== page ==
I'd just like to follow-up on my post from August. Both of my (disassembled and cleaned) contoured keyboards are still working reliably.
Andrew Taylor · June 5, 2007 - 12:33 EST #14
I had an ergo classic before moving to datahands. The ergo was very nice to type on... fast. The real down fall of it in comparison to the datahand was the lack of integrated mouse. Much arm movement is required just to get out of the keyboard. I suggest a trackball (marblefx or similar) to reduce the arm movement as much as possible. It was a nice keyboard, especially when setup at the right angle, etc. The datahands are more delicate, but having the datahands on chair mount is where it's at, as far as I've tried... Mouse always there, always in good typing posture. Quite a bit more expensive, tho it's perhaps not a good idea to consider expense to heavily for something that might keep a computer user using for much longer.
Anonymous Coward · June 12, 2007 - 20:55 EST #15
I am a software developer and I use the backspace and delete keys as much as I use the space bar. I type so quickly that I make mistakes. Just as someone who would speak quickly might mix up his words, I mix up my letters as I fly over the keyboard. The layout of the keyboard is so good that I developed the ability to type almost as fast as a lecturer can talk. I love this keyboard. I hate when I have to switch to a standard keyboard. People who use standard keyboards don't know what they are missing. It is amazing how a well-thought out product can increase efficiency and comfort. Because the keys are positioned in such a way that only one finger reaches them, I never use different fingers to hit the keys like I used to. For instance, prior to using the advantage keyboard, I never hit the v or c keys with consistent fingering. Did I mention that I love this keyboard? The only think I don't have that I need to get is the foot pedal. If these keyboards were not so expensive, I would own one for each of my computers at work and home, and even my laptop.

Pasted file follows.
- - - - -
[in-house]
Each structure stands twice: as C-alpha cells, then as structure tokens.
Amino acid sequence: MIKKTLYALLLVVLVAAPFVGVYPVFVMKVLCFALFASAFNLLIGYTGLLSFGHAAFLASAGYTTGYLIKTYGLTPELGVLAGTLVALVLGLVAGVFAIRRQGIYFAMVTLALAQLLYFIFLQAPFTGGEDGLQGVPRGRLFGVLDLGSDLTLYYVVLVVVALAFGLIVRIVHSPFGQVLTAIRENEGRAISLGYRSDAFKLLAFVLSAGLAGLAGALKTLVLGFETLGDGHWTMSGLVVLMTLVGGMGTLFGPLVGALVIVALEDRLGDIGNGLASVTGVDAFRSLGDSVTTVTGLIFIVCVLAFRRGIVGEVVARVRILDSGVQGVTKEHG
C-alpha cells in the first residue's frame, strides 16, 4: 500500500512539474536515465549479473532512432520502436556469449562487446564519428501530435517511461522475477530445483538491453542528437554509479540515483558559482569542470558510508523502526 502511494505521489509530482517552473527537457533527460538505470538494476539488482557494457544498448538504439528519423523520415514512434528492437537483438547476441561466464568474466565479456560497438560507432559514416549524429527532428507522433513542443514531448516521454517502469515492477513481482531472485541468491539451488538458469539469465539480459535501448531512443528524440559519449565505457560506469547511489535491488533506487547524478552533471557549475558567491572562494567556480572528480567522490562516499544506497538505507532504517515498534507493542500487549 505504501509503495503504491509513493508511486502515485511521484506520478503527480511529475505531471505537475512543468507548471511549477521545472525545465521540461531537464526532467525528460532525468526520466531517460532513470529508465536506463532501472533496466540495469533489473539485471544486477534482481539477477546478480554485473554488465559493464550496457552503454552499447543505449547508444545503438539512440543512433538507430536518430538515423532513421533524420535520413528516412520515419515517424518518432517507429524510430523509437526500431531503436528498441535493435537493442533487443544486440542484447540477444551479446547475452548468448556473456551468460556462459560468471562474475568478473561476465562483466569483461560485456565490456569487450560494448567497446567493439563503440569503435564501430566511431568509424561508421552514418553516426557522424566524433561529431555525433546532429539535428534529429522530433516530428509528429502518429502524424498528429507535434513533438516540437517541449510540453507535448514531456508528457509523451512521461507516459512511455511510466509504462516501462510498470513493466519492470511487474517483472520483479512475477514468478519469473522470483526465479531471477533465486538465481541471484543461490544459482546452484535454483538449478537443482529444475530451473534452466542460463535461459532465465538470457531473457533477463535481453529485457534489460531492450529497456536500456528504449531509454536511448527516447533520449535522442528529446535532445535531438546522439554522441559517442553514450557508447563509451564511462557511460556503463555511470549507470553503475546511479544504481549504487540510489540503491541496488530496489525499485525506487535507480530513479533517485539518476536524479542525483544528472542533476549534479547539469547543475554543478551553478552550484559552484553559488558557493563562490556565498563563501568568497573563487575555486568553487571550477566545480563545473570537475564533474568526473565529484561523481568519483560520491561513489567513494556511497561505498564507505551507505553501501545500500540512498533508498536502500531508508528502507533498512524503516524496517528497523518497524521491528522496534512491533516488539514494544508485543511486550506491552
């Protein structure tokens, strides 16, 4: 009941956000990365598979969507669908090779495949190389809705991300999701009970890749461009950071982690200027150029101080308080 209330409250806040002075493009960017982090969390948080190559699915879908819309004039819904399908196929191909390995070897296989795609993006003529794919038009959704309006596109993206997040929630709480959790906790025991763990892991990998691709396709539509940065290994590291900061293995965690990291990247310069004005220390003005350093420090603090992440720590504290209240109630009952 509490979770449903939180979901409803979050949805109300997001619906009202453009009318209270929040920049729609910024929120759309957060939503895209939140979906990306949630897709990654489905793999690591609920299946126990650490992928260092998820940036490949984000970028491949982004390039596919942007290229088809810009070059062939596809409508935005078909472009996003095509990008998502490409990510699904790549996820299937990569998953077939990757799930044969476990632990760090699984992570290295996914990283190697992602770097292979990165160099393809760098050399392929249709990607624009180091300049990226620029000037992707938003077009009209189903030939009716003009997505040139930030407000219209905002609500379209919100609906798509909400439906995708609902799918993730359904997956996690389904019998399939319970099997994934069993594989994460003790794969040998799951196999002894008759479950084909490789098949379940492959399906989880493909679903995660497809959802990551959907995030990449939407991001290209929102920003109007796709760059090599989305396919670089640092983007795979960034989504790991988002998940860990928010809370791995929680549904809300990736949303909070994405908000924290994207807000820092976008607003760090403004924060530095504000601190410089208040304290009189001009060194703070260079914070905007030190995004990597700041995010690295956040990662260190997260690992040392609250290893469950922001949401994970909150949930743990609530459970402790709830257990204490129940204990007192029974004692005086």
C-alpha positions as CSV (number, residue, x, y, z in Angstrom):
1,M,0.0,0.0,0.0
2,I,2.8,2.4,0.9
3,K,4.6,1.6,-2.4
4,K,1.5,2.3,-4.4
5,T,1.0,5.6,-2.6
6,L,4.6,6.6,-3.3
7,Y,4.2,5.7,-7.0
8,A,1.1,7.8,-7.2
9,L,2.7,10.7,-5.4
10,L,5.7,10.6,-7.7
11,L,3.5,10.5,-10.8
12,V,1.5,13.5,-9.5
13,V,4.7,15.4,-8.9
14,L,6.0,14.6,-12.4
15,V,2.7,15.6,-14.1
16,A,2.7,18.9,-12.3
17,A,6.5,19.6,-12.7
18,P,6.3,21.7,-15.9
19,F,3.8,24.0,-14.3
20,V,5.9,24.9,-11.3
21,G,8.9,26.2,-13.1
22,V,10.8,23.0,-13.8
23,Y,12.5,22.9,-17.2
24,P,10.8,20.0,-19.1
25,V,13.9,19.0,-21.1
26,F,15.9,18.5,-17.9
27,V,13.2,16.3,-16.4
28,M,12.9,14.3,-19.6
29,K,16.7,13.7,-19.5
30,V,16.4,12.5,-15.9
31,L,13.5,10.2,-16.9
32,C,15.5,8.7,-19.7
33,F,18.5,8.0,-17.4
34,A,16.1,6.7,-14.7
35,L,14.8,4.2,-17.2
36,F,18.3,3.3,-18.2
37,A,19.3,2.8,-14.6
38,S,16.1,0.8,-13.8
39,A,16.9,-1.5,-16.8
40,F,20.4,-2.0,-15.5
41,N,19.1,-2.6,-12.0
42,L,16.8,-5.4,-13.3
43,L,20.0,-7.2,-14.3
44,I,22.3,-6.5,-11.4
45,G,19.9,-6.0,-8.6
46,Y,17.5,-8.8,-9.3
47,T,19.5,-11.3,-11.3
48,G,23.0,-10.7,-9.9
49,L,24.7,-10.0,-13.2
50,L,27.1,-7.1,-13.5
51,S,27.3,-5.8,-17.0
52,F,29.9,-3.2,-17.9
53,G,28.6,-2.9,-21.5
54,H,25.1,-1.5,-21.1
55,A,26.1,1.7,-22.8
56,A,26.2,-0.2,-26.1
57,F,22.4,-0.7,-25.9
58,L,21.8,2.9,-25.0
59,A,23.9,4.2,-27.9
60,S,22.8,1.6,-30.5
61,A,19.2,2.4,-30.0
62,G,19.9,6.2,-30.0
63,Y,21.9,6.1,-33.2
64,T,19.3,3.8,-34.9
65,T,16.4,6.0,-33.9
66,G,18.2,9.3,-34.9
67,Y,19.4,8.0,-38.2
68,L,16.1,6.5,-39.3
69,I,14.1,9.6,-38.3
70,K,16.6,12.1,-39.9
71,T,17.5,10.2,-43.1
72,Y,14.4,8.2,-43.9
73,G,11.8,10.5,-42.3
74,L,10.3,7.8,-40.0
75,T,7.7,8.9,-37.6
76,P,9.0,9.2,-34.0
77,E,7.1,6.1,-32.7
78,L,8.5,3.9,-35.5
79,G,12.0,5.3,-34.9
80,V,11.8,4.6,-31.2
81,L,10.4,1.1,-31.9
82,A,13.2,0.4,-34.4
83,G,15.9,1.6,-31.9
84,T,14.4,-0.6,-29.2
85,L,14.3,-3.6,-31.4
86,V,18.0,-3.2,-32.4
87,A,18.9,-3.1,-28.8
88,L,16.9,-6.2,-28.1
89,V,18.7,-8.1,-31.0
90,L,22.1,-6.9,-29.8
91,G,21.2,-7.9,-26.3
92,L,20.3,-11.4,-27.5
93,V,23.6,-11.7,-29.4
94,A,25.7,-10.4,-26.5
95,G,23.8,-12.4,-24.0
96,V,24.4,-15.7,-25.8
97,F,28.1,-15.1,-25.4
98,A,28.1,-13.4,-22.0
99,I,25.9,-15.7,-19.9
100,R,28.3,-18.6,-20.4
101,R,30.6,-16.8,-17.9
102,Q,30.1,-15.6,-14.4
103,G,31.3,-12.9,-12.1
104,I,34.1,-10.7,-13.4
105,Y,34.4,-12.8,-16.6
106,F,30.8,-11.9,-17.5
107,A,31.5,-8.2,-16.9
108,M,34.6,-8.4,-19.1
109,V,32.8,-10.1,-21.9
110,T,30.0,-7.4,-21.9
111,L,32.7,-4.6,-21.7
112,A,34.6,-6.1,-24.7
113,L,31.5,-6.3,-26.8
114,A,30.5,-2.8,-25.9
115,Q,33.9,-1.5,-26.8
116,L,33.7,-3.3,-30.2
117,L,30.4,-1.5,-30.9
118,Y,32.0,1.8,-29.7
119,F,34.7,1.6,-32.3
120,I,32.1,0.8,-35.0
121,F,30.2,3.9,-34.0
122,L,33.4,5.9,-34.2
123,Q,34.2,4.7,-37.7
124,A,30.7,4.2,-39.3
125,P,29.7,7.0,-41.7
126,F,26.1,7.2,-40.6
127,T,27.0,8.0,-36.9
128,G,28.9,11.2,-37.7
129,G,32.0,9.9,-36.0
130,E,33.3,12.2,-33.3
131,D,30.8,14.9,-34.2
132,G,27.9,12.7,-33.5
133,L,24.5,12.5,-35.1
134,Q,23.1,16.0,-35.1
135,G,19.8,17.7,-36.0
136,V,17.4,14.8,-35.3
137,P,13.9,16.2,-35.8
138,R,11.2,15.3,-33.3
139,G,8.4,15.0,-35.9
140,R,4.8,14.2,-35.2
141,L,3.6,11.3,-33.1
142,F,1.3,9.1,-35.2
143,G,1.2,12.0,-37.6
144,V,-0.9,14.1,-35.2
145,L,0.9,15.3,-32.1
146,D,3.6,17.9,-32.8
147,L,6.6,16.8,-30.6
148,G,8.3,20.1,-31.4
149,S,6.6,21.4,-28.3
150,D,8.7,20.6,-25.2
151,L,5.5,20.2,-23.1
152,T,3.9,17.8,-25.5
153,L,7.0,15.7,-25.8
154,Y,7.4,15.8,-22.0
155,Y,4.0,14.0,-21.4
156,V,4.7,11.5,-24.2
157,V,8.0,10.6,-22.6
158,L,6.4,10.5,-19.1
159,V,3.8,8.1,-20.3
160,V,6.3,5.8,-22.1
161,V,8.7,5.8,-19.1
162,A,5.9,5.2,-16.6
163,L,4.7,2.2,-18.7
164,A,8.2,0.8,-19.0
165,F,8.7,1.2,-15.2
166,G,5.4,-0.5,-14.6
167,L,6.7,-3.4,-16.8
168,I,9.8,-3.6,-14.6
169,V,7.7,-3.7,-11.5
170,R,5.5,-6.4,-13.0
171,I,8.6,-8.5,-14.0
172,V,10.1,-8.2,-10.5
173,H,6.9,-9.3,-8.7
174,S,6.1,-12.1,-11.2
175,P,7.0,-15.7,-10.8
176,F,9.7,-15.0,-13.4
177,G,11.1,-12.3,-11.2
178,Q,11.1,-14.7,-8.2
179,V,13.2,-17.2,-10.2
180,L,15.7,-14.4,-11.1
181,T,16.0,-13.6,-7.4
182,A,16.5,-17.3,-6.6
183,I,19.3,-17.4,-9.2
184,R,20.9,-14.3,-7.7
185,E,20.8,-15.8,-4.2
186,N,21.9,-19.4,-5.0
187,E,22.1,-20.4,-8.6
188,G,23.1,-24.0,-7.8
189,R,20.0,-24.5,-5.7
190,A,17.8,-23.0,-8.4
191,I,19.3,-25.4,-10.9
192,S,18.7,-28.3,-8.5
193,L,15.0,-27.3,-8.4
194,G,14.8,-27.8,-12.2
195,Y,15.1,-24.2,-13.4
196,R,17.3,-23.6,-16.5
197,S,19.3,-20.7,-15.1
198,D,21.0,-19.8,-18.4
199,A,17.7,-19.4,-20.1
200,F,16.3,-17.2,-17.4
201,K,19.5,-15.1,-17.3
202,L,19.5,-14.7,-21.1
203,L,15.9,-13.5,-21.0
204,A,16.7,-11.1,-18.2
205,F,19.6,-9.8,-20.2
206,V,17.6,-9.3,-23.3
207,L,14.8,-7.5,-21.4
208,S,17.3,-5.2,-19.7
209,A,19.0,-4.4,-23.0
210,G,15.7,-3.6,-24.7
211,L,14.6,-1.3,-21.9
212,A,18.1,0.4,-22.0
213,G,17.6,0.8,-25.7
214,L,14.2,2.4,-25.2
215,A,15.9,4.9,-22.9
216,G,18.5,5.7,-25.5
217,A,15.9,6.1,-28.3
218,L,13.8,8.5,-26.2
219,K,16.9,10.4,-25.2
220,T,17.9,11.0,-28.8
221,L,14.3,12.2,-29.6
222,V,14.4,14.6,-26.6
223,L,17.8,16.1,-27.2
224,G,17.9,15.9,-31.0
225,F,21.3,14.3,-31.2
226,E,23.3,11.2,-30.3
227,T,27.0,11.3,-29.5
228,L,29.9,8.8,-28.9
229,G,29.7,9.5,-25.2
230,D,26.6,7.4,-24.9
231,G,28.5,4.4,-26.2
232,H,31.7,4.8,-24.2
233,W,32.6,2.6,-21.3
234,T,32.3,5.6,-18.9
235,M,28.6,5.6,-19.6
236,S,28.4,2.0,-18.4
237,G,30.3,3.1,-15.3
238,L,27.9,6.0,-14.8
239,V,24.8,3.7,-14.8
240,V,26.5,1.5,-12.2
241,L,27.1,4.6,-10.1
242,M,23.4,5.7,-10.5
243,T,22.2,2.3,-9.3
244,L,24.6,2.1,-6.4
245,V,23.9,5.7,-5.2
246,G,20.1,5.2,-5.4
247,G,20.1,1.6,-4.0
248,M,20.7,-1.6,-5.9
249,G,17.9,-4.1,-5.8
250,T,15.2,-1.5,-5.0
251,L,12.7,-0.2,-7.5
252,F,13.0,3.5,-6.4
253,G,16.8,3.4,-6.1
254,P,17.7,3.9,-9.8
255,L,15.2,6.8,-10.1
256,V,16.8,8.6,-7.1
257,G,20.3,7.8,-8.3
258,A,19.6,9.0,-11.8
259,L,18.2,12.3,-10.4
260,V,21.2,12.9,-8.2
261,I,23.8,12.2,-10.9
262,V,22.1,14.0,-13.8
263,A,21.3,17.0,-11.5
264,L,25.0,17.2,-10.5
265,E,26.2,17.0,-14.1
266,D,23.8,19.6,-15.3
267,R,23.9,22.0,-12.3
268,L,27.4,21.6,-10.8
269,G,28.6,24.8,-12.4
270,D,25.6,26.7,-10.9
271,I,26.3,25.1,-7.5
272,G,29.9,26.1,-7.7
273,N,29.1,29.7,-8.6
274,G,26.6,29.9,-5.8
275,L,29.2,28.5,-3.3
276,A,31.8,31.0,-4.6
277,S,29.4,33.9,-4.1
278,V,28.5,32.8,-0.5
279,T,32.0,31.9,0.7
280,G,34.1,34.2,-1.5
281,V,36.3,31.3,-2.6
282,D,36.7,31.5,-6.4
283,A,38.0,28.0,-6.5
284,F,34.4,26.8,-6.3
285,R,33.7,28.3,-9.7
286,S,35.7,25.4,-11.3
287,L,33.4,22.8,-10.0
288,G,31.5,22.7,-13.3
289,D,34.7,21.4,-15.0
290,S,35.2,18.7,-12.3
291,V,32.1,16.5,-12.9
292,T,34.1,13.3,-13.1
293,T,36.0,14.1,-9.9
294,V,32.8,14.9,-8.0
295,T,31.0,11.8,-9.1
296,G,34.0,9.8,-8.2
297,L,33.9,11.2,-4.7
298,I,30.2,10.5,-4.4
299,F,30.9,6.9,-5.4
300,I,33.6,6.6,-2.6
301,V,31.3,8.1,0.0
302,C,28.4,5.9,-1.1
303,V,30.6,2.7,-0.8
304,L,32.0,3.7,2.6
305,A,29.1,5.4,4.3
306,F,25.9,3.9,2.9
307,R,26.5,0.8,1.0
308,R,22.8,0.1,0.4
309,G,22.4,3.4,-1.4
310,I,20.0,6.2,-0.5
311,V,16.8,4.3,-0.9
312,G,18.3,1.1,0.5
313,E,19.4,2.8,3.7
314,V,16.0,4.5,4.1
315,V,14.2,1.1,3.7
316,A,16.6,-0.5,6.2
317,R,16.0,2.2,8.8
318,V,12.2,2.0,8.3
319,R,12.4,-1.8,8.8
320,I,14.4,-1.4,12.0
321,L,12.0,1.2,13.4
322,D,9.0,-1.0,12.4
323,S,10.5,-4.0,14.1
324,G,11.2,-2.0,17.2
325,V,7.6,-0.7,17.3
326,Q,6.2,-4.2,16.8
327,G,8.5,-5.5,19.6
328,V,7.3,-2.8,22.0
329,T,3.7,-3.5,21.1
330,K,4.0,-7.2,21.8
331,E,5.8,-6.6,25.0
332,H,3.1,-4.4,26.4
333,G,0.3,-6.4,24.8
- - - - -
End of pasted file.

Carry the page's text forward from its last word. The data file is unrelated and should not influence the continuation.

BoyBawang · July 8, 2007 - 11:37 EST #16
Love: The design is great for me as a 90 WPM touch typist

Suggestion: I wish I can adjust it to tilt up to 60% for a more relaxed wrist. It's currently fixed at 20%

Hate: I hate switching my hands between KEYBOARD and MOUSE too much

Solution: kinesis ROLLER MOUSE!
ROLLER MOUSE is also a product of Kinesis Corp designed to minimize hand switching between KEYBOARD and MOUSE.

Bad news: ROLLER MOUSE is not integrated in this keyboard :( :(
Glenn · July 22, 2007 - 20:32 EST #17
This keyboard saved my career due to having RSI. I have 2 of the Kinesis contoured keyboards and use the macro's extensively to save repetitive tasks. I use them with the Cirque touchpad in the middle since I found the standard mouse causes most RSI problems. I find this to be a great combination. I have had the keyboards for a year and found them to be very reliable. So, sometimes you might have just had a bad batch of keyboards. Also, Kinesis has been very quick to answer any questions and even replaced one of my keywells promptly when one of the keys didn't depress smoothly.